Player-coach Sarah Hamilton can't lose in next week's Southland-wide netball league grand final.
Hamilton plays goal defence for grand final qualifiers United, and also coaches their opponents, St Mary's Men.
Both teams were victorious in semifinal matches in Gore on Thursday.
Top qualifiers through round-robin competition, St Mary's Men overcame a determined challenge from Ex High to notch a 37-26 victory.
St Mary's held the lead throughout the contest but Ex High kept defensive pressure on the league-leaders and restricted them to their lowest total of the season.
Such was the tightness of the contest that only eight goals were scored in the second quarter.
Defensive pressure and consistent turnovers were the main reasons for the low score, Hamilton said.
Although defeated, Ex High coach Colleen Bond thought her players ''acquitted themselves well.''
Bond was particularly pleased with her team's defensive effort.
''Our defence did very well; we got quite a few rebounds and turnover ball.''
The downside was that her team wasn't able to capitalise on the opportunities it created, Bond said.
Though her team couldn't reach the grand final, Bond was please with the season's effort. The introduction and development of younger players this year was particularly pleasing, she said.
In the second game of the night, United overpowered Southland Girls' High to notch a 60-33 victory and gain a grand final berth.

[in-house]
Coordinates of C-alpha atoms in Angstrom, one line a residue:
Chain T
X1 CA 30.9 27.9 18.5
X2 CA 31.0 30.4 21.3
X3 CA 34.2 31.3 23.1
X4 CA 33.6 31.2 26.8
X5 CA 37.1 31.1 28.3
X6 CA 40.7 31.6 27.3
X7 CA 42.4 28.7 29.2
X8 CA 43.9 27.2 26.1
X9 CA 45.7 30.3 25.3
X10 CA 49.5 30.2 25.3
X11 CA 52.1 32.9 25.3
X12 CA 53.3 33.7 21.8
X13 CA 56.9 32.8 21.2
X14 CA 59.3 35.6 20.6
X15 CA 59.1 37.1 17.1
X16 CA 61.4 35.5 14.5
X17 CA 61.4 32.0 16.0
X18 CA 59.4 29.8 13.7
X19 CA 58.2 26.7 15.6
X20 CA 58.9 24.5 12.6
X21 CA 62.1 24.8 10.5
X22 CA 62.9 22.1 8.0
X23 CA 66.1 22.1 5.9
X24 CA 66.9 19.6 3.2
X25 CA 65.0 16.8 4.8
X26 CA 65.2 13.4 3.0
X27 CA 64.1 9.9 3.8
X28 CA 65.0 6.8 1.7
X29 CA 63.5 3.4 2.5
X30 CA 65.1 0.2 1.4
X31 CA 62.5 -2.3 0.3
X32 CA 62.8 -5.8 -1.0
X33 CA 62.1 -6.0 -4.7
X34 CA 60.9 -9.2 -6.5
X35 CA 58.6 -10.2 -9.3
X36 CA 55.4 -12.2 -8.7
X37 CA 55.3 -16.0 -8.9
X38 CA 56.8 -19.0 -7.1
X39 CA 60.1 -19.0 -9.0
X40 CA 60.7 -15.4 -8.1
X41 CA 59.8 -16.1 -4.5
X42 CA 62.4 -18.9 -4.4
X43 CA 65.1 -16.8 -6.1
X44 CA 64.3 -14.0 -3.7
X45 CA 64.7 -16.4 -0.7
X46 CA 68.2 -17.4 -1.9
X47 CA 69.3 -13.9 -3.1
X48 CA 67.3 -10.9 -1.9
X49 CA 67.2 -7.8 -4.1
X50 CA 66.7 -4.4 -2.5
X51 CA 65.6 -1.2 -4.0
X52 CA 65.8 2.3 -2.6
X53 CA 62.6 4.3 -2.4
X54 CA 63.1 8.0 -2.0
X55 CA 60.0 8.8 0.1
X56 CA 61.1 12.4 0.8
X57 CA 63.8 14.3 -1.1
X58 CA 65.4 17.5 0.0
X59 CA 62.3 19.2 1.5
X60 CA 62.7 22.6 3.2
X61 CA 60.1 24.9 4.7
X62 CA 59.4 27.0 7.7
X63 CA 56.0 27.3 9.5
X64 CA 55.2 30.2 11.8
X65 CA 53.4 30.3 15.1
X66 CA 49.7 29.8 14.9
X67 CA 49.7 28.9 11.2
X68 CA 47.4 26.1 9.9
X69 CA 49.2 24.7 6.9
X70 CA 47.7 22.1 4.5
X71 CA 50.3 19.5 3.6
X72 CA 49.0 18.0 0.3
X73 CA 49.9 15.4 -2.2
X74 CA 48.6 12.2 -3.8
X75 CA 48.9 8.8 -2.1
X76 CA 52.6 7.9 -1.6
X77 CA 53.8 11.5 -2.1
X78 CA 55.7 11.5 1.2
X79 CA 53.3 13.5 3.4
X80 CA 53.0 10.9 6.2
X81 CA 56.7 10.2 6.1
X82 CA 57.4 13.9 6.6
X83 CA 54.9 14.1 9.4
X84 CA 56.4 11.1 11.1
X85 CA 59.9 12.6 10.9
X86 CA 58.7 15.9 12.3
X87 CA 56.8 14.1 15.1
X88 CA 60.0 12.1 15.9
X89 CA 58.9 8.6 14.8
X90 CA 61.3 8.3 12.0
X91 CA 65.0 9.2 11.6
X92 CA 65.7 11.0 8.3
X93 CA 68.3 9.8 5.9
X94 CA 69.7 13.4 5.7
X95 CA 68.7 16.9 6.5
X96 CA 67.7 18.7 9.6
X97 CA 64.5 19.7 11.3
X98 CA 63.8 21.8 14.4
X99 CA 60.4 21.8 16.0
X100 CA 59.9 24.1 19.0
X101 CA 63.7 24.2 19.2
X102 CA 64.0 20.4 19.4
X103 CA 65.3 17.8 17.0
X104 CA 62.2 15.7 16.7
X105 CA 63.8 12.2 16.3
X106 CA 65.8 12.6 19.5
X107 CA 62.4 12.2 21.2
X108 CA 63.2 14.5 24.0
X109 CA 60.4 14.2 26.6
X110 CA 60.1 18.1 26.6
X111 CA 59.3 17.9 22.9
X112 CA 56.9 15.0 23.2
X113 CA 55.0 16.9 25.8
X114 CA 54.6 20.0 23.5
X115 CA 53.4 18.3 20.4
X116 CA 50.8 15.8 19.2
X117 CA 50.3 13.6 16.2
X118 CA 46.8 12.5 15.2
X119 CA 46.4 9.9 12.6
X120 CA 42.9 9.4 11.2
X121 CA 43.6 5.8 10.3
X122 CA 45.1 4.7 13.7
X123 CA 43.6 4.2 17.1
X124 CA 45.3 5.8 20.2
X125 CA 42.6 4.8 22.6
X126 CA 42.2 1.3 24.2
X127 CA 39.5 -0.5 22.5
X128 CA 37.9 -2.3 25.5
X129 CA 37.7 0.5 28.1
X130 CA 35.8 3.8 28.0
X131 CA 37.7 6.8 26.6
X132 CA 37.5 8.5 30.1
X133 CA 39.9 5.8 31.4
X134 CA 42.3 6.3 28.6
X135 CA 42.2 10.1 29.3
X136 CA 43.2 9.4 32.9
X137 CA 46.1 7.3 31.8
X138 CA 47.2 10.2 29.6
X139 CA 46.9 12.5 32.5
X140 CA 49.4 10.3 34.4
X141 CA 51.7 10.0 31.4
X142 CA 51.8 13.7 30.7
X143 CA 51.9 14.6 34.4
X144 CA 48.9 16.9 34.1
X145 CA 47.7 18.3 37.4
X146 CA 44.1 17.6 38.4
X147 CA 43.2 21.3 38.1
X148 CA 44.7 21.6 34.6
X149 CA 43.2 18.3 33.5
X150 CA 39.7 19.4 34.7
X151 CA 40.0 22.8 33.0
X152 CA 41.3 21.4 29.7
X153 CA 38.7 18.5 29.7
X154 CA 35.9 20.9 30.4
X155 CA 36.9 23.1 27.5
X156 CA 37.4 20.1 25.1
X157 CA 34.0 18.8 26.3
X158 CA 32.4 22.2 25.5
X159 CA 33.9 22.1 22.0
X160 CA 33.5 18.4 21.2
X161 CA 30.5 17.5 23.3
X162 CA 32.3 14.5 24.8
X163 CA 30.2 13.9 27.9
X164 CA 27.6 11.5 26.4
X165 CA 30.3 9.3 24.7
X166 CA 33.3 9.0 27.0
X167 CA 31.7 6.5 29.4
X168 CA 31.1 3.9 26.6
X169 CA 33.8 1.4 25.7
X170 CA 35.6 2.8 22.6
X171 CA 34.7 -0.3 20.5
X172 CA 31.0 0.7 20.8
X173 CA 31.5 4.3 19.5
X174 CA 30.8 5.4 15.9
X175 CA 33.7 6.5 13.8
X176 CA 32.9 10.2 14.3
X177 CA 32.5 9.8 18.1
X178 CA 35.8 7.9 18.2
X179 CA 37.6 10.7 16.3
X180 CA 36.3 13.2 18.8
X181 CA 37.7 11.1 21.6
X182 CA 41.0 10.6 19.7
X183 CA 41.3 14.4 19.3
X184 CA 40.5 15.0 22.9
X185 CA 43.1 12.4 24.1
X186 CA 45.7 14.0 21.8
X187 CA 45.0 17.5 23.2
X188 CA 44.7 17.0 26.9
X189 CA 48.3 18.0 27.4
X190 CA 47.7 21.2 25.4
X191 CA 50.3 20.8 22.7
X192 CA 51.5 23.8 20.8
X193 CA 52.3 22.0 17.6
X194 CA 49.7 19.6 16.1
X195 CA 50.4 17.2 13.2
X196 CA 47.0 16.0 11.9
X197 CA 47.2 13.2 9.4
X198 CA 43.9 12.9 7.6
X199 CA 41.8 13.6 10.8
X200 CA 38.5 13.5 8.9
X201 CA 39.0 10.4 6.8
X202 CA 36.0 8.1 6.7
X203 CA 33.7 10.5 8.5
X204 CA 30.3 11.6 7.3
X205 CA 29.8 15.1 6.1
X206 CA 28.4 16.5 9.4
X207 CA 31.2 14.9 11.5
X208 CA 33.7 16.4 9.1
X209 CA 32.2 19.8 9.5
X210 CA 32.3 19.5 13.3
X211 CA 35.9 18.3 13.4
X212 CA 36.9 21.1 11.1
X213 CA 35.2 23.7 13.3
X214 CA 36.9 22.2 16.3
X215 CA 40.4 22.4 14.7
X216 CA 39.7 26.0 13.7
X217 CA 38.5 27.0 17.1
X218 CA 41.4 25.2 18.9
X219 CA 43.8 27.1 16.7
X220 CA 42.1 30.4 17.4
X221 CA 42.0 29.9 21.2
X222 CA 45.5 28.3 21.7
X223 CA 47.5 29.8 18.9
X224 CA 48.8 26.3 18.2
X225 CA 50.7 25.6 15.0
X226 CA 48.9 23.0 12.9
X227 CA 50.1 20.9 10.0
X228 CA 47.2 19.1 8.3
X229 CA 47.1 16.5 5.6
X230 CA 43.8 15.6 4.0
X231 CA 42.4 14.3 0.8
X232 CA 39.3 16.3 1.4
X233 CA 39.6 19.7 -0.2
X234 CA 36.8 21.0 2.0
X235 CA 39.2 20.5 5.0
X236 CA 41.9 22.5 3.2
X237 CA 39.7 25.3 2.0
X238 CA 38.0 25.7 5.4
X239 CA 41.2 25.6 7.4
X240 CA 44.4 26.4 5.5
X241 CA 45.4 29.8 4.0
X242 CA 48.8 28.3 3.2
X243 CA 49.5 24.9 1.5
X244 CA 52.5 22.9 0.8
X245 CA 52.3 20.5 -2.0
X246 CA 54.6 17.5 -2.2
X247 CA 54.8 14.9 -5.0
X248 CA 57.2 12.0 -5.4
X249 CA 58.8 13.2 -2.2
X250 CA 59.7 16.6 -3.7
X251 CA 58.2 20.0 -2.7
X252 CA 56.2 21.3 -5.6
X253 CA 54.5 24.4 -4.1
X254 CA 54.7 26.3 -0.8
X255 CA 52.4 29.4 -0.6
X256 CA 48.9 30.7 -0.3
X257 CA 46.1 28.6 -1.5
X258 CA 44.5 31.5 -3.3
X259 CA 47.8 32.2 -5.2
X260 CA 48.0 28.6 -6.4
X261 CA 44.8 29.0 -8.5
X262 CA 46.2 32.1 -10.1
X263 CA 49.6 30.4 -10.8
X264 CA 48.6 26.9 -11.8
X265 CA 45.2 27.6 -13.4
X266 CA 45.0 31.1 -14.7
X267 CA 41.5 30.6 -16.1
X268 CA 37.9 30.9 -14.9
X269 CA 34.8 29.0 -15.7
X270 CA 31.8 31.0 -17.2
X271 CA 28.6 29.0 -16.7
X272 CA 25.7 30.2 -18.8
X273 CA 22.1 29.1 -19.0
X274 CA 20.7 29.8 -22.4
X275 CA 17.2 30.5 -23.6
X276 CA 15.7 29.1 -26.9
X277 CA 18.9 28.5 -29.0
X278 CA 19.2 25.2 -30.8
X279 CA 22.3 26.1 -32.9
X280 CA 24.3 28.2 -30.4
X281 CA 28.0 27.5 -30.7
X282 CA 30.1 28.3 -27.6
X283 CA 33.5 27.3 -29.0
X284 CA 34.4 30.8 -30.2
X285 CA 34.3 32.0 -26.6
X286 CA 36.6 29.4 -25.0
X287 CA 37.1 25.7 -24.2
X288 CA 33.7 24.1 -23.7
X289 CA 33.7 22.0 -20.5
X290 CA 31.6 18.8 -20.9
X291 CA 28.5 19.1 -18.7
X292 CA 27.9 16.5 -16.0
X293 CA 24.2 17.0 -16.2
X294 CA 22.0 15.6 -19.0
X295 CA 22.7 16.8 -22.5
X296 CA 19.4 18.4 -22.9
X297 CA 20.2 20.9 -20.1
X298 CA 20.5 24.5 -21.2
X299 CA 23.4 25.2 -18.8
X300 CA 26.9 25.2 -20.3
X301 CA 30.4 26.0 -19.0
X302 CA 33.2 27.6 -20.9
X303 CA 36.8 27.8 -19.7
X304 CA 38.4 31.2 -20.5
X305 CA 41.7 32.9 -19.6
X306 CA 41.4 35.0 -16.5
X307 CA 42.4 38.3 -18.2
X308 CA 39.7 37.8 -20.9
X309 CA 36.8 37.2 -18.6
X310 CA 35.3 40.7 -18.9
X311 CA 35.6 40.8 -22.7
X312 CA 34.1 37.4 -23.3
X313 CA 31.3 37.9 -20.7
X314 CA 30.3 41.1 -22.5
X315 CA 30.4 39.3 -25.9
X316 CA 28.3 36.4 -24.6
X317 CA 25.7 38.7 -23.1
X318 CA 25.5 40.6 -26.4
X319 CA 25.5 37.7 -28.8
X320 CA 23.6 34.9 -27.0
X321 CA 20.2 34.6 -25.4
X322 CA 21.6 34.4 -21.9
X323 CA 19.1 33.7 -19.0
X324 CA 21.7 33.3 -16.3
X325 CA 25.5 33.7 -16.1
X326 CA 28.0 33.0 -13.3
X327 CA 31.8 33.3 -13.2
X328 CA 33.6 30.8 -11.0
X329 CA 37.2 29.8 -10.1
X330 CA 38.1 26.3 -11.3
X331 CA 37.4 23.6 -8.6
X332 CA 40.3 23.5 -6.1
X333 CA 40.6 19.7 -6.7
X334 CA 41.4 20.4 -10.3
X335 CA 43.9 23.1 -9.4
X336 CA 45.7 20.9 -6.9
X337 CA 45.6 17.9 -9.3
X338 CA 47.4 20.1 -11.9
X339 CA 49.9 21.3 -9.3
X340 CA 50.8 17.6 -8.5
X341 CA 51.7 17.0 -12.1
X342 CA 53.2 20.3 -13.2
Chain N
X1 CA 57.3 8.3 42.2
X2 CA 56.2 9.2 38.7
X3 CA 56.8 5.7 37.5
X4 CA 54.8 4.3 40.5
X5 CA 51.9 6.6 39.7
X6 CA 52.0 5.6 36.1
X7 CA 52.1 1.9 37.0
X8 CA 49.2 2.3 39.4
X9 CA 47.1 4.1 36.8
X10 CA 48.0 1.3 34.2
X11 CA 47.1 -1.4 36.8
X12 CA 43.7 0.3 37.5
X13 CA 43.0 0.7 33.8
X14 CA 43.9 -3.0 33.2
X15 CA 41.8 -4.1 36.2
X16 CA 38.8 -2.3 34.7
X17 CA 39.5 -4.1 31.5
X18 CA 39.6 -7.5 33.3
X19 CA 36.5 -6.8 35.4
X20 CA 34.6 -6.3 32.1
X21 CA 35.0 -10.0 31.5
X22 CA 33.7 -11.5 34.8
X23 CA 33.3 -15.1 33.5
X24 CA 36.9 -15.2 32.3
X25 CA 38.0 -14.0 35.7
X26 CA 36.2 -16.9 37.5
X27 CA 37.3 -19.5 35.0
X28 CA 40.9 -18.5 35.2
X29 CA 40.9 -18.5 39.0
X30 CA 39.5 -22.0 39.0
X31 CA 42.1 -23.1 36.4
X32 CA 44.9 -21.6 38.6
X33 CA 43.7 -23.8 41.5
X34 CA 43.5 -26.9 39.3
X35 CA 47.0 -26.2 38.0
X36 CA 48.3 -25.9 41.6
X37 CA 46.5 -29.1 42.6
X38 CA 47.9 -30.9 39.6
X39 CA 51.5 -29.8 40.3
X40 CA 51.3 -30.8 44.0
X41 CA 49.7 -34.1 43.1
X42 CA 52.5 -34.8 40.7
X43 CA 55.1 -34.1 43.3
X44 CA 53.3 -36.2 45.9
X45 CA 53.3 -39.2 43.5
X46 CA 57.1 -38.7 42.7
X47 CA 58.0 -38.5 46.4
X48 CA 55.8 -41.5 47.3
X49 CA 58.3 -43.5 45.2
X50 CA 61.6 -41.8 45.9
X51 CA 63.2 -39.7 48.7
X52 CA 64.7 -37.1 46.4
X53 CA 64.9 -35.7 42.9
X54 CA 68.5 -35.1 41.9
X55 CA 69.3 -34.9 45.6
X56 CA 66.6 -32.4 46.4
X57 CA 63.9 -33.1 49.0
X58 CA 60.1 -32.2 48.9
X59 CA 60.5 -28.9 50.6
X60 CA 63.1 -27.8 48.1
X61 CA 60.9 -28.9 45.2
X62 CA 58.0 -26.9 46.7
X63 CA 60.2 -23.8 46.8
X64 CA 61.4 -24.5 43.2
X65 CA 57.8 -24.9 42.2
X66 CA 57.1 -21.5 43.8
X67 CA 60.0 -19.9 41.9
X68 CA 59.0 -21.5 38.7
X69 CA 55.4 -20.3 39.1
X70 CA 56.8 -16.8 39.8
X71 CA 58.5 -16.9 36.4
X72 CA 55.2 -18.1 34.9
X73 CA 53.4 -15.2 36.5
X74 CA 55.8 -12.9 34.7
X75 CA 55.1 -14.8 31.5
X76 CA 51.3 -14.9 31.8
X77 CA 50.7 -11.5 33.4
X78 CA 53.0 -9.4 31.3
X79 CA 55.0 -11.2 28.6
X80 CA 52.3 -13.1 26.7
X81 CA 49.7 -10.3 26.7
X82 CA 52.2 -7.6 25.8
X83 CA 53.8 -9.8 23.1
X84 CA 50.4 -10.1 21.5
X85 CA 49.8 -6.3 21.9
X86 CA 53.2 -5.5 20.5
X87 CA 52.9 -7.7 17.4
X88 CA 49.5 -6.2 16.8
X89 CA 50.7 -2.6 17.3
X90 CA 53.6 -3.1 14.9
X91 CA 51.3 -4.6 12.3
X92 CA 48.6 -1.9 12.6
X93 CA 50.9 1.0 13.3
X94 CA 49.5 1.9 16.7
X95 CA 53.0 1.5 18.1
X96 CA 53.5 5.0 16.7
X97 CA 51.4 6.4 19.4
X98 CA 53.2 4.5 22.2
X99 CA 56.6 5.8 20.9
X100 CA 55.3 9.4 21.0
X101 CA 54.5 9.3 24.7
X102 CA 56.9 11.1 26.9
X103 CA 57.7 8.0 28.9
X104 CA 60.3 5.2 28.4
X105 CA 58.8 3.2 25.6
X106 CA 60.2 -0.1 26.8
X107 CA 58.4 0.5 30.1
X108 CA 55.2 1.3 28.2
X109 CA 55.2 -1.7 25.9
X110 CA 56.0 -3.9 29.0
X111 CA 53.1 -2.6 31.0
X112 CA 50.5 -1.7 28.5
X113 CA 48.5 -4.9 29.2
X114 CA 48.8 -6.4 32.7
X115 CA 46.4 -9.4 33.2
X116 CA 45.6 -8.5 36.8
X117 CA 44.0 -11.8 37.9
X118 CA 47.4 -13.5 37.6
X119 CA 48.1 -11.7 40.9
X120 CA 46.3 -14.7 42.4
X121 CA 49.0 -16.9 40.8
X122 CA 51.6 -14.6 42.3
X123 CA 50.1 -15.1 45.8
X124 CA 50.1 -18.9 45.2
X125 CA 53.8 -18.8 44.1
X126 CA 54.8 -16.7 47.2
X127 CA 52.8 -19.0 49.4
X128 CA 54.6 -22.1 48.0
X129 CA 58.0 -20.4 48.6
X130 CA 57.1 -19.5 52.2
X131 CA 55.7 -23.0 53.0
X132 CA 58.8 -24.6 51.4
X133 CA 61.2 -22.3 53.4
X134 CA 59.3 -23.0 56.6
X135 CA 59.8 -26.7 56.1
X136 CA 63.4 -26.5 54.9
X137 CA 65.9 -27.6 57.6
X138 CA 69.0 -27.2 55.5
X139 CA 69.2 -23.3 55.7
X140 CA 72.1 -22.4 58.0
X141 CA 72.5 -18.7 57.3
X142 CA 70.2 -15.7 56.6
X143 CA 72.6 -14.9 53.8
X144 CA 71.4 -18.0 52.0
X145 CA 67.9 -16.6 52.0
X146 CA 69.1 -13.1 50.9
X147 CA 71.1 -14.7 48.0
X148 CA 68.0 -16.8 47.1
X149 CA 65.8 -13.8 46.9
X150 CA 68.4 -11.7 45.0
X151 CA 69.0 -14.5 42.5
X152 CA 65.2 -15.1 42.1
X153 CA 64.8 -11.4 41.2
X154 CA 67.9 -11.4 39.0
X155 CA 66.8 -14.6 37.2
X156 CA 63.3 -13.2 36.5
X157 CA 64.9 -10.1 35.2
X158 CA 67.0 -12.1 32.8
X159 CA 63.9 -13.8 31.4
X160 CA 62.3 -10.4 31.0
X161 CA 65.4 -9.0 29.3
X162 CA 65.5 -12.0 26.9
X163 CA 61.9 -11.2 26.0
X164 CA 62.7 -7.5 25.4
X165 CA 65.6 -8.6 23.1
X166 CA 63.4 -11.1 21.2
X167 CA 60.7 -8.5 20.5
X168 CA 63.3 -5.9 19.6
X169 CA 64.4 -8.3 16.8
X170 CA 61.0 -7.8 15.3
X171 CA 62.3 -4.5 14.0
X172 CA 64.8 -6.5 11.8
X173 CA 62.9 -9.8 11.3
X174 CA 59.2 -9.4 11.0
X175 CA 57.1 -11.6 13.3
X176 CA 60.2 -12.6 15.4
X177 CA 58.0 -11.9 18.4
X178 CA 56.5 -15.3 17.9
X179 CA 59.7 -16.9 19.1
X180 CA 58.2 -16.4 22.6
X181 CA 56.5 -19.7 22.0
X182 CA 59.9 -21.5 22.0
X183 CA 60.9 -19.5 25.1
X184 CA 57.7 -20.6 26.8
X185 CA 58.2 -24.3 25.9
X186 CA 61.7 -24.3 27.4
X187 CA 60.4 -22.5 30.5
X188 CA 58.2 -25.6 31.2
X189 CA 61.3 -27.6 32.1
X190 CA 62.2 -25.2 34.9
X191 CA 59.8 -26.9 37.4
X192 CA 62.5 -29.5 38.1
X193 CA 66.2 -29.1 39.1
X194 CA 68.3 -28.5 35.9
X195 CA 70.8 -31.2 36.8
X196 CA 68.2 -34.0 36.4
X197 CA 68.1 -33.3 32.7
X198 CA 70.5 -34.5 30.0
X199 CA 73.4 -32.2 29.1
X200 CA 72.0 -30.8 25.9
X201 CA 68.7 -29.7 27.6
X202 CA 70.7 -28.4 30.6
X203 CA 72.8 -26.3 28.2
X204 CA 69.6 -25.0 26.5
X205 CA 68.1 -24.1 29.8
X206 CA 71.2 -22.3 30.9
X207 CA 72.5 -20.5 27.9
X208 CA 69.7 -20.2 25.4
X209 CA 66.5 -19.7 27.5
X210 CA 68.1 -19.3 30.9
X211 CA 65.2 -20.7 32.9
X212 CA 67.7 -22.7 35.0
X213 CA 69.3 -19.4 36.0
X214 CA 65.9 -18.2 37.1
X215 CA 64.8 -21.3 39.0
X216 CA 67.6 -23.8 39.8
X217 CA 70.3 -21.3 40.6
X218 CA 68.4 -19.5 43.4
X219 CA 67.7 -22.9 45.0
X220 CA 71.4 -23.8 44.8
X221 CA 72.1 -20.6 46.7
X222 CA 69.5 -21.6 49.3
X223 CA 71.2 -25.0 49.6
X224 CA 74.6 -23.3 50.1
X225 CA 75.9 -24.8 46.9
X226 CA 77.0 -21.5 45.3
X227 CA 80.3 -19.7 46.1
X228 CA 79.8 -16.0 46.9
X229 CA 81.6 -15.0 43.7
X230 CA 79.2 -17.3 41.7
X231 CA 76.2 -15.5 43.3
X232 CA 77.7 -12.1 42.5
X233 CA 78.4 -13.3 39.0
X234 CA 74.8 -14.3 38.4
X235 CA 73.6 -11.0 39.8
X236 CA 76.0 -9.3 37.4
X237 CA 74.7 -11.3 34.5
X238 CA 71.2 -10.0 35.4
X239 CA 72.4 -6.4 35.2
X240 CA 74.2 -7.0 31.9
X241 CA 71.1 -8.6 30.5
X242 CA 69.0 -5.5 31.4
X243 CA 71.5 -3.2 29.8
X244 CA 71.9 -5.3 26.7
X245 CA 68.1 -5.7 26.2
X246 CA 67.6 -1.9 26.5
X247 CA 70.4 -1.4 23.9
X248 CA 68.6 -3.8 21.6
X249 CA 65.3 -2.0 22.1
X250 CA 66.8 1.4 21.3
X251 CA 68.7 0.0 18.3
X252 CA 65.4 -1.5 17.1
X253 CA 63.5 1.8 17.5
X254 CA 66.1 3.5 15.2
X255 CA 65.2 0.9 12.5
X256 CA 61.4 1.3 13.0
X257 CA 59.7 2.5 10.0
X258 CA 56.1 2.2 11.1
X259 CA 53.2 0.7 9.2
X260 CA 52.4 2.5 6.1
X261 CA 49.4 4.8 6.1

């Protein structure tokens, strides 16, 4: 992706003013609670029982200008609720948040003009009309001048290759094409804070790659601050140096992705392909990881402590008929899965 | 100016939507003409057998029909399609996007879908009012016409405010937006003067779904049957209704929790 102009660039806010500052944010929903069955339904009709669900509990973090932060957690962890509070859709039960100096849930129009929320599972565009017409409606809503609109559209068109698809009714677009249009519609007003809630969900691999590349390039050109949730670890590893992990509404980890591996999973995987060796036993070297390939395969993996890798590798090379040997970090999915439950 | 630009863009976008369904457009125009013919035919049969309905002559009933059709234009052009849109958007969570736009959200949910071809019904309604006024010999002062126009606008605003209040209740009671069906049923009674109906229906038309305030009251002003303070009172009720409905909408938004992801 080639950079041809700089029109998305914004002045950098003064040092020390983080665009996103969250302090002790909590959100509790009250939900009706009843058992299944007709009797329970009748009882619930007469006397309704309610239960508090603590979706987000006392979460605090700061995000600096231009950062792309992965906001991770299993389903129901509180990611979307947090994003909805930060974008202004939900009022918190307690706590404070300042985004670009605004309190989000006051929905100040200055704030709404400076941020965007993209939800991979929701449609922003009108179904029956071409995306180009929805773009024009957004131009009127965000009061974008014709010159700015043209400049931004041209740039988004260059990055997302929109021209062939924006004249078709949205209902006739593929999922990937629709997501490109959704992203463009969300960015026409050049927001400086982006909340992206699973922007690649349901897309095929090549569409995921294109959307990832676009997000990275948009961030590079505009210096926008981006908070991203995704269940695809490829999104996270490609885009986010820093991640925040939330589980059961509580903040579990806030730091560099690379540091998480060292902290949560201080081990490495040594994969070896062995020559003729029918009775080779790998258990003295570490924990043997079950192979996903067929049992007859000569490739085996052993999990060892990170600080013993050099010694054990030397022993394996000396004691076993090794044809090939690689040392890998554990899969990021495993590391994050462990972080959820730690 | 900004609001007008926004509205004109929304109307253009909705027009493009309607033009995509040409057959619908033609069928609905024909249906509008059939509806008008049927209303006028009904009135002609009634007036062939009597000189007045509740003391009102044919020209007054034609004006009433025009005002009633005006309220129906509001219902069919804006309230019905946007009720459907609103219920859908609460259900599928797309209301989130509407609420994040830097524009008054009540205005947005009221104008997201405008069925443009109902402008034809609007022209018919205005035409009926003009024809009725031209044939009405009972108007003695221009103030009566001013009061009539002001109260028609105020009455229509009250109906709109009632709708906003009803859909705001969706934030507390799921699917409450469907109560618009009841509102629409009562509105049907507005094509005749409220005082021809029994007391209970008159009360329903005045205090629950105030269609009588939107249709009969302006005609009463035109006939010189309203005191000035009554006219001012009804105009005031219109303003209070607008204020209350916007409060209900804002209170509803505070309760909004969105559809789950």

United showed their class and experience to shut down their younger opponents in most facets of the game.
Girl's High did some ''really good things'' but let themselves down in other areas, their coach Natalie Avellino said.
Avellino was pleased with the team's effort this season against more experienced sides.
''They've stepped up [and] they've done some really good things,'' she said.
United coach Reinga Te Huia wasn't getting carried away with her team's win, despite the impressive score.
''It was a bit ugly at times, but a win's a win and we'll take that,''
Tactical play would be crucial in United's grand final chances against St Mary's Men, Te Huia said.
Te Huia was ''confident enough'' her team could overcome the physical advantage their male opponents have over her side.
Playing ''a short, sharp game and not an aerial game'' was the key to success in the final, she said.
''We need to make sure that we're smart [and] probably just use our heads a bit more than our bodies.''
- The Southland Times